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Eddie Doran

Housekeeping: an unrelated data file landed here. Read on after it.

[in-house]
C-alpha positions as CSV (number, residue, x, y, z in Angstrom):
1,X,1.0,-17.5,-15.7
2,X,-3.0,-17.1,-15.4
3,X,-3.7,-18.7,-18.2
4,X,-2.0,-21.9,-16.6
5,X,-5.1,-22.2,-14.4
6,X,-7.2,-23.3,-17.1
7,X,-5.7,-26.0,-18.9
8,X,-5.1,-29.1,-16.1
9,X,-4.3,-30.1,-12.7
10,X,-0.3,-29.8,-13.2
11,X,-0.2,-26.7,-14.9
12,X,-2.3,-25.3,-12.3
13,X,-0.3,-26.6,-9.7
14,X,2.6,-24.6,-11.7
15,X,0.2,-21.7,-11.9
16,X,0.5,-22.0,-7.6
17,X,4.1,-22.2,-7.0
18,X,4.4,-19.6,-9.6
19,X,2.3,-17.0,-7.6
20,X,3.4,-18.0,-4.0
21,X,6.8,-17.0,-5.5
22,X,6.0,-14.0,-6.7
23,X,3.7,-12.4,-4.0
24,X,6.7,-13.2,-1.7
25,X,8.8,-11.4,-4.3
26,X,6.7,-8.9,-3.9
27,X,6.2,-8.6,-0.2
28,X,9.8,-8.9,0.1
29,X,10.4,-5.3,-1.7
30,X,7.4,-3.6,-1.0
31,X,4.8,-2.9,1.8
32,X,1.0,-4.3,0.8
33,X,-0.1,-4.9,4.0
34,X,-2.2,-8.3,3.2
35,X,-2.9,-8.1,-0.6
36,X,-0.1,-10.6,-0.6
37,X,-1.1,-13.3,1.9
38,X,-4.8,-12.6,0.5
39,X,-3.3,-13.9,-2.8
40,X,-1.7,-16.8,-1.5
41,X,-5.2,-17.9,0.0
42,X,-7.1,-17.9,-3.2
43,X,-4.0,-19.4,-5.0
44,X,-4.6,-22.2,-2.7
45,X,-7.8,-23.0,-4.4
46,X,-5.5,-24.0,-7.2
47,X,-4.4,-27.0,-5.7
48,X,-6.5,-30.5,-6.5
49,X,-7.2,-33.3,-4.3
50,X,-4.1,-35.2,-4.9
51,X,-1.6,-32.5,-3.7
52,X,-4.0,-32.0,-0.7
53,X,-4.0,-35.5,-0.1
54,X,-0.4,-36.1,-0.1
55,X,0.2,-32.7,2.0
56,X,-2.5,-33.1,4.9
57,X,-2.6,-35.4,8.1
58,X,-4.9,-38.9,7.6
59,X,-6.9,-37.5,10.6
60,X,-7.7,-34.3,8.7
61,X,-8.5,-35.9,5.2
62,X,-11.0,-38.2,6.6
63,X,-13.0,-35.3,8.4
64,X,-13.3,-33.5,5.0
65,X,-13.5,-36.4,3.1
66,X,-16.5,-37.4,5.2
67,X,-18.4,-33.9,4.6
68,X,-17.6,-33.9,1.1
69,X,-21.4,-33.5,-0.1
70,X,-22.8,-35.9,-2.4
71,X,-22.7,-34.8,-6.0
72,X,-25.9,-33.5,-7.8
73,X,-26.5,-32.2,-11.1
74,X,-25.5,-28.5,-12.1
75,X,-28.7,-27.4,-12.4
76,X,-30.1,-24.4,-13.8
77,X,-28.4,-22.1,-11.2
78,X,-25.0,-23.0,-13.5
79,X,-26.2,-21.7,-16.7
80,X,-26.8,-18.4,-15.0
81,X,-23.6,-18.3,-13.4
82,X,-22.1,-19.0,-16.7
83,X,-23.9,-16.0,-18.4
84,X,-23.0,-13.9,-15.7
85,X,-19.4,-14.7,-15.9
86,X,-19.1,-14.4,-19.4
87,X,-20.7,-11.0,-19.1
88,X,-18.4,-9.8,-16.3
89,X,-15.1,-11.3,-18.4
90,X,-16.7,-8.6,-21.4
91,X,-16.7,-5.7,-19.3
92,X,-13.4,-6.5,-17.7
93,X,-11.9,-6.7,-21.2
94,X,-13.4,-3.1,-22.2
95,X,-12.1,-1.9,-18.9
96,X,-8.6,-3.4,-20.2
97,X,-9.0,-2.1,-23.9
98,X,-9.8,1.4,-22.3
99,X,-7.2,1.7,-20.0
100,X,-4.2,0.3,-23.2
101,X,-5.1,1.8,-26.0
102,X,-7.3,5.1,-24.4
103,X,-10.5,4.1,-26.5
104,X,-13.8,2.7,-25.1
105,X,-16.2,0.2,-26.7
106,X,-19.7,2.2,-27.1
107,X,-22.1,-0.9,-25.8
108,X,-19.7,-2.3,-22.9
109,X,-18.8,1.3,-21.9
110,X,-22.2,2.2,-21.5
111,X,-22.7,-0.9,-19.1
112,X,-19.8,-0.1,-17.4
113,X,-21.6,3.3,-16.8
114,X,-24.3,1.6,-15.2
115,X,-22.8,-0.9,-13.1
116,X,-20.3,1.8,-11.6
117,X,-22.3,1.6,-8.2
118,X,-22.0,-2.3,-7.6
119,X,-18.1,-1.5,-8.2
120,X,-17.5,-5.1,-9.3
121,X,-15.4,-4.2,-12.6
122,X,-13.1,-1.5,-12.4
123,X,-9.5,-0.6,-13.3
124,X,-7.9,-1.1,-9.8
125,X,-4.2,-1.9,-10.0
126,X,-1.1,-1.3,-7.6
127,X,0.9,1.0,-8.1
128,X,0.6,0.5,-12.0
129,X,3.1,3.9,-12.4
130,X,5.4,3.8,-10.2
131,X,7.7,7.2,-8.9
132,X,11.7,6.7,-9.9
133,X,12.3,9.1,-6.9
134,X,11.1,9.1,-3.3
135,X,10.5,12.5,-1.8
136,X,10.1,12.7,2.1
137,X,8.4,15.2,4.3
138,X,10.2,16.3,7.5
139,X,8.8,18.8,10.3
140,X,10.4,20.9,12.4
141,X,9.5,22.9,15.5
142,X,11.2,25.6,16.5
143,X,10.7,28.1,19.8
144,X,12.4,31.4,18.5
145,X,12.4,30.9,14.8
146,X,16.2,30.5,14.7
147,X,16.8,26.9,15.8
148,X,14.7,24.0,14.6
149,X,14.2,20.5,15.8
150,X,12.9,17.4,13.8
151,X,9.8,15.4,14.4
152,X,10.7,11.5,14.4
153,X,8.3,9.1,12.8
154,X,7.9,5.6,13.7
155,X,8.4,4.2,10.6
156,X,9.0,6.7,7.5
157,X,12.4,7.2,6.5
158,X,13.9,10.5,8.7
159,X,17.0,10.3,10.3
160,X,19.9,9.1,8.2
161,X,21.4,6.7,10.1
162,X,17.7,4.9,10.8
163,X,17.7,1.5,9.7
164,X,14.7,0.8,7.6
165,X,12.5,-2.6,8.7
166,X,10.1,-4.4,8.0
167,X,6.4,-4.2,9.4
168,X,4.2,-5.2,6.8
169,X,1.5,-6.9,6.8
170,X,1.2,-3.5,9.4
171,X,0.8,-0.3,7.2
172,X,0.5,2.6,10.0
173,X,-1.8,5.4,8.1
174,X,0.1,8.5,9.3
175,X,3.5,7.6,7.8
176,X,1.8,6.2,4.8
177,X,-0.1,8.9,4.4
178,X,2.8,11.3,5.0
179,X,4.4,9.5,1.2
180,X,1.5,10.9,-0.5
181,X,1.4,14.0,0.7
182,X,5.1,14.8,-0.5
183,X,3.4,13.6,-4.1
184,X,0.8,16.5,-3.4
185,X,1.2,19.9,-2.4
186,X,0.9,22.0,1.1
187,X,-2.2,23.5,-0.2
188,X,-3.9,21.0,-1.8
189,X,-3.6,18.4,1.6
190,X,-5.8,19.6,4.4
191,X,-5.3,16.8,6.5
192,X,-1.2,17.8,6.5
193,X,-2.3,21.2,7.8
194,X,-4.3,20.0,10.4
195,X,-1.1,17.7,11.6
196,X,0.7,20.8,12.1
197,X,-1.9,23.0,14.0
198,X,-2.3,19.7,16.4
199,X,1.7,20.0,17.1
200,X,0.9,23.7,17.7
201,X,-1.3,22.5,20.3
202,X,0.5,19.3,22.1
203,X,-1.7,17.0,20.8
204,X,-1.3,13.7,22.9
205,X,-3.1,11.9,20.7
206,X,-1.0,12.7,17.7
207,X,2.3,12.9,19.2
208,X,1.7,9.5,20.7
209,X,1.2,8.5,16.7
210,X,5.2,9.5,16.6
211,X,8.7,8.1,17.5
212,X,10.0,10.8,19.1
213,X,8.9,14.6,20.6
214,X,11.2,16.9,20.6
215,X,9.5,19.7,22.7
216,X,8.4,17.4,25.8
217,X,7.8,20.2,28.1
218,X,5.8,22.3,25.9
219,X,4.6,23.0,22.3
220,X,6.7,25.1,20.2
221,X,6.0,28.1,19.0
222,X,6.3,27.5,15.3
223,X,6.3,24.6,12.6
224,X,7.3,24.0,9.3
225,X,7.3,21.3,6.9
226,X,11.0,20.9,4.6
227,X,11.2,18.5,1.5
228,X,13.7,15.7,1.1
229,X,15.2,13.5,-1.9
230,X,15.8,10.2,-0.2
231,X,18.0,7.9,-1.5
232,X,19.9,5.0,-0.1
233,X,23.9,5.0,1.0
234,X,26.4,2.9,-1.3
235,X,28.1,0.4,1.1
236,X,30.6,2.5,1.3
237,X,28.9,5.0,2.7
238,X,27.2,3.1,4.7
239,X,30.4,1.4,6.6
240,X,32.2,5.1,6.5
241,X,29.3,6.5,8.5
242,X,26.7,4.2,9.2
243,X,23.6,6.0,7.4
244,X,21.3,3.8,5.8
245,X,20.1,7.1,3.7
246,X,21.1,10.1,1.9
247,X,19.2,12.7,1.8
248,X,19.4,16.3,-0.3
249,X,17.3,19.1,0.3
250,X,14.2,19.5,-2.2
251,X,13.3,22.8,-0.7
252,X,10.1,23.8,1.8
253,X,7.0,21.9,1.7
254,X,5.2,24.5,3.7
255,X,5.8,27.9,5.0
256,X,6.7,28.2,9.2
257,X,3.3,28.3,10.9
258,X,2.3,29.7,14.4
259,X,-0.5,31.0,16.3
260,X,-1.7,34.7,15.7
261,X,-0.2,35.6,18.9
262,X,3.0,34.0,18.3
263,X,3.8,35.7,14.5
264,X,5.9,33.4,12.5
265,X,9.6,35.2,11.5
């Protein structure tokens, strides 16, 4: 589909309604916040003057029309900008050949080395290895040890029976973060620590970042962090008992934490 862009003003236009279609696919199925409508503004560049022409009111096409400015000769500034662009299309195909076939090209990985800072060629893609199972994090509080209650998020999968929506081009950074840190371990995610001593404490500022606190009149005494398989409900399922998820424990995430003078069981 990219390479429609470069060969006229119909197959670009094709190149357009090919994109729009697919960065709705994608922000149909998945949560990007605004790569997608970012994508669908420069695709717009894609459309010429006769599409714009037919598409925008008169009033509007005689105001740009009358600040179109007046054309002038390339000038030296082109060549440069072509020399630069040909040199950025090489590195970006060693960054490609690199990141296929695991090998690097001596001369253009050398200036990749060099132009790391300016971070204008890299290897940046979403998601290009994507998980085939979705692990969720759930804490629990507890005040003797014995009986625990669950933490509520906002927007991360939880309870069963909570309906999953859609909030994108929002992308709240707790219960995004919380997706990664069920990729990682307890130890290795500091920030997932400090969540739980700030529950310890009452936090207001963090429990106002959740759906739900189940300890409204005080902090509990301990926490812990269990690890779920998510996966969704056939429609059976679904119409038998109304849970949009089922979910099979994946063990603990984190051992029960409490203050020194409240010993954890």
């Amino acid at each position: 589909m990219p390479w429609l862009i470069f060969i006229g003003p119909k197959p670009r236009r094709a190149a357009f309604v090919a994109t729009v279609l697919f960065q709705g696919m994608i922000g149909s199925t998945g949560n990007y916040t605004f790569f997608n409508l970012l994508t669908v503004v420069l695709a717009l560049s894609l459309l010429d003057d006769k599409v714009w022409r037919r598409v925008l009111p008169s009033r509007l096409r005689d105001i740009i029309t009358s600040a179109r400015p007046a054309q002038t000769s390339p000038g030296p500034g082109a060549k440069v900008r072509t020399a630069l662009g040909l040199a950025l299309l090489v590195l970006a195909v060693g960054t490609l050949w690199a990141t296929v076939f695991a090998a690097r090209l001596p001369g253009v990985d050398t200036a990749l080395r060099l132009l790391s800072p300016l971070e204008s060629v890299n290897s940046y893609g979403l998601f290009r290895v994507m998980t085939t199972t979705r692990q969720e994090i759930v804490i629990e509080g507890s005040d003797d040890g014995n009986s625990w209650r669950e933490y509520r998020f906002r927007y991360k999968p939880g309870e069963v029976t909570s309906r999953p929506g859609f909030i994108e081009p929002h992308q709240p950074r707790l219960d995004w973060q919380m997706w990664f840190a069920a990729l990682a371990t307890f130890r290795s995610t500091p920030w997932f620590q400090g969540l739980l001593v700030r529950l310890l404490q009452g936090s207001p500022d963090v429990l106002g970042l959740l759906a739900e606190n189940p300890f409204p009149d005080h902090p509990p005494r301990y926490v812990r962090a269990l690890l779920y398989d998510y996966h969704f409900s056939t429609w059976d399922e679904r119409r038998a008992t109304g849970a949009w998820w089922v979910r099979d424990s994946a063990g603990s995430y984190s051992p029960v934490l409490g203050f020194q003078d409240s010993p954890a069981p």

Hello The important thing to know is that I LOVE music and always have - even from infancy. Yes, I am a musician, and I also published a music magazine for a number of years called "Rock On" which supported, reviewed, interviewed and promoted our local musicians as well as bigger names. I have long been an avid record collector (at one time having had a collection of about 6,000 albums and singles) (all of it being music I enjoyed) and more recently I have taken up collecting CDs. I think it is important to support the bands and music artists you enjoy. Downloads, YouTube and freebees are nice, but without income many artists will have to give up making music. A few already have done so. Some have announced it and complained and others have just quietly given up releasing new music to the public. You may have noticed that there is less and less NEW product coming out and that those still putting out new music are doing so much less often. Art for art's sake is fantastic and a motivating force in all musicians wishing to express themselves. But publication and sharing of that music - including putting the time, love, care and effort into it - without some sort of pay-off, if only enough to pay the costs of releasing one's music and the cost of instruments, and the tools of the trade, promo copies to radio stations and the media etc… That can be a real kick in the groin. It is nice to be loved and appreciated, but it's also nice to be ABLE to afford to be a musician. Rent still has to be paid, food still costs money, etc… It would be nice if we could all live on love and praise, but musicians who can't pay their bills have to give up making music and take other work in order to do so. I don't wish to use this column as a soapbox, so I will just leave it at that and urge you - if you enjoy any artist in the business - to support them by purchasing their product now and then. Those purchases are what fuel the music industry. Bigger acts can get by through merchandising, concert fees, t-shirt sales, posters, and a long list of ways, but for many indi bands and lesser known artists - new acts in particular - a career in music can be a real struggle without some sales and airplay royalties now and then. We now live in a world where a huge amount of great music has already been created. Music which is fast aging as "classics", so you may notice at times that there isn't much "new" music in my charts. That however is not my choice. I've pointed out a few of the reasons behind this above. I would love to turn people on to all sorts of new music, but very little is being made these days - and what is being made is often corporate cookie-cutter amateur hour type stuff that I could not in clear conscience recommend to anyone. This is largely because the tv industry has taken over the music industry. Idols are churned out - as Peter Noone of Herman's Hermits fame once said in an interview "like plastic elephants - all cast of the same mold". Hold a talent contest on tv or grab the star or someone from a Disney tv show and turn on the star machine. If you've got the look kid - we'll make you a star. Marc Bolan used to talk about how they tried to do this with him in the 1960's. This mentality has only become more and more enshrined in the music industry as time marches on. The corporations and the suits have taken over. Seldom these days do you see people who LOVE music just forming their own bands and going out and doing it - regardless of if they have the approval of the masses in a talent contest. When you form a band you soon learn your strong points and weaknesses. The people best suited for singing generally end up doing so. Good bands need good musicians too though. People who can play guitars, drums, and so on. And if you love music you should never let anyone tell you to get out of the business or stand in the way of your dreams. There are people whose job it is to TELL YOU what you like and what it cool. Why do you think that after some 30 or 40 years now - some people still think rap and hip-hop are some "cool" new thing? Roger Whittaker was doing this sort of thing back in 1977. Listen to his song "From The People To The People" some time to see the true roots of rap. Others better known in the field have been at it since 1983. Why do you think it is that some people think that wearing a ball cap backwards is somehow hip? About as "hip" and "trendy" as bell-bottom blue jeans and zoot suits people. What IS hip and trendy people? NOTHING! Nothing new under the sun. Nobody has bothered to put the effort into it these days. It's all rehash. Some days I think people feed in catch-phrases of the day into a computer song writing program that writes songs for the current crop of music stars these days. Can't sing on key, no problem - there is a program that will take a tone-deaf lazoon (watch some old Fireball XL5 cartoons people) and make it sound like Elvis Presley, Tina Turner or anyone of your choice. Can't play an instrument, the computer will compose a bland, lifeless, unoriginal, pedestrian melody for you - complete with drum machines, synthesizer instruments etc… Oh, and of course - the over used Cher "I Believe" vocal effect. Fine on that song, but every song isn't Tommy James And The Shondells classic "Crimson & Clover" with its catchy tremolo laden vocal bits, or Cher's "I Believe". Vocal effects as a gimmick only work so often without sounding REALLY CHEESY AND DATED. Bland song - oh well - everybody is doing them these days. Give the public two piles of crap and the one that stinks the least wins. Give them something good and a pile of crap to choose from and suddenly you are upsetting the applecart and encouraging real art and competition. The suits can't have that… So - in a nutshell - be your own brand of cool - decide for yourself what is hip. Don't let others (myself included) dictate your hip to you or harsh on your choices. But do make up your own mind - don't let a handful of people and corporate heads with money invested in the music and fashion industry decide for you. If you truly ARE cool you will look cool and more importantly you will BE cool and others will pick up on that. You can't fake cool by wearing the latest out-dated fashions dictated to you by a room full of corporate suits bent on manipulation. Don't forget that scene in "A Hard Day's Night" where George Harrison tells the p.r. guy "They're all rubbish, I wouldn't be caught dead in any of them" and the guy responds "you can be replaced chicky baby" to which the ever cool Harrison responds "I Don't Care." When people like Chuck Berry and Little Richard had 10 years under their belts they were doing "Rock'n'Roll Revival Shows" and groups like The Beatles and Rolling Stones were the hip new sound of the day. Yet very dated and old-hat sounds are being pushed and promoted to us today because new sounds and talents are drying up thanks to the mismanagement of the music business by the corporations and the suits. There are others whose job it is to MANIPULATE YOU into buying product x as opposed to product b. There are people at record companies who pay people at radio stations to play music by certain artists only. If some acts are not pushed then the new album by so and so isn't delivered to the station, money does not change hands, etc… One conservative media company in America (who I won't name for legal reasons) owns nearly every radio station in America and Canada. If you write a political song in favour of peace over war (like John Fogerty does now and then) you will be blacklisted on all of their stations. In 1983 I was living in London England for a while. I used to love going shopping in all the record shops. I made rounds daily, often times buying things to send home to my brothers. Sometimes window-shopping, sometimes buying for myself. I began to notice this guy - this same guy, would show up at all the record shops (it was not unusual for me to see him at 4 different London record shops in the same day) in his Rolls Royce, dressed in a nice pin-striped suit. He would go over to the record bins that had new releases by bands on a particular label (I don't recall which one off hand, but I did notice at the time that every time it was bands on a particular record label) - he would then grab about 20 or 30 copies of the same albums by the same artists, pay for them and leave. He would go to every record shop in London and do this regularly. For those who don't "get it", what was going on here is this. The guy worked for the record label. He would go around to each London (possibly other cities as well) record shop and purchase about 20 or more copies of each release. Those sales would be noted and as a result, some unworthy band who couldn't sell anything under normal circumstances was charting in all of the British music papers… Sounds, N.M.E., Record Mirror etc… The music trade papers. People would read these papers to see what was new, hip and what people were listening to. As a result, a band doing well on these charts would gain momentum, end up on tv shows like The Tube, Top Of The Pops etc… and their careers would be enhanced. Some very unworthy acts were promoted and gained huge attention as a result. The guy in the Rolls, he could write off the cost of what he did as a business expense then bring those very same records back to the very same record shops (himself or via others) once they needed to purchase new stock because he'd bought out the old stock. In the end he was out nothing and he had found a clever way to hype unworthy acts high up the British charts. Don't think for a second that people in the business over here are any less devious in what they do. This is the sad state of the music world today. A scientific study was conducted about 2 years ago which showed that most people listen to music chosen by their peers and a limited number of (mostly paid off) music directors on a few radio stations - as part of peer pressure and because such people want to fit in and be "cool" or seen to be cool by the people they associate with. This is a well-known part of our human nature in fact. The study took two groups of young people and they segregated one group so they would not be influenced by anyone. The study found that the group who was removed from the influence of others made better choices and chose better music than the other group. All too often we are not given much choice when it comes to what we get to listen to. Radio stations have tight, sometimes segregated playlists of one particular type of music only, and as I mentioned some shenanigans and back-room deals take place. These charts reflect my taste. A taste developed by musical exploration, not through being dictated to or by being told what I should like. These charts may not reflect your taste, as taste in music is a very personal thing and even people with very similar tastes in music will often have different likes and dislikes. I can respect that no problem. I would urge you to check out these songs and if you like even just one, look into more music by that artist. If I have turned you on to one good song or one band you would never have discovered before. Then - well done I say. If not, keep trying and keep listening. Keep exploring and discovering new sounds. To my view any sound you've never heard before is a new sound to you. And keep checking out these charts. Some day you may find me recommending something you do like, or even something you have created. Listen to as much music as you can by as many artists as you can think of. At worst you may have wasted a moment of your time and at best you will discover some music you love that you never otherwise would have discovered if you relied on the powers that be to turn you on to music today. I generally find it takes me all of 4 seconds to know if I'm going to like a song or not. That 4 seconds begins from the point at which the vocals begin. If a song catches your ear, it will generally do so the first time you hear it. It should. There are always those exceptions, but the more music you listen to the more likely the music you gravitate to will be the music YOU love as opposed to what others would hype, push, and shove down your throats. Take control and be your own judge of what you enjoy! If you are a musician and want to get some attention (what musician does not want this?) feel free to forward your music to me in care of this website and I will give it a listen. IF I like something it WILL make it to one of my charts. I cannot promise I will like anything you send me, but I will listen to it and if there is anything that sets my toes tapping or catches my ear - I will give it the attention it deserves. Take Care & Rock On! Eddie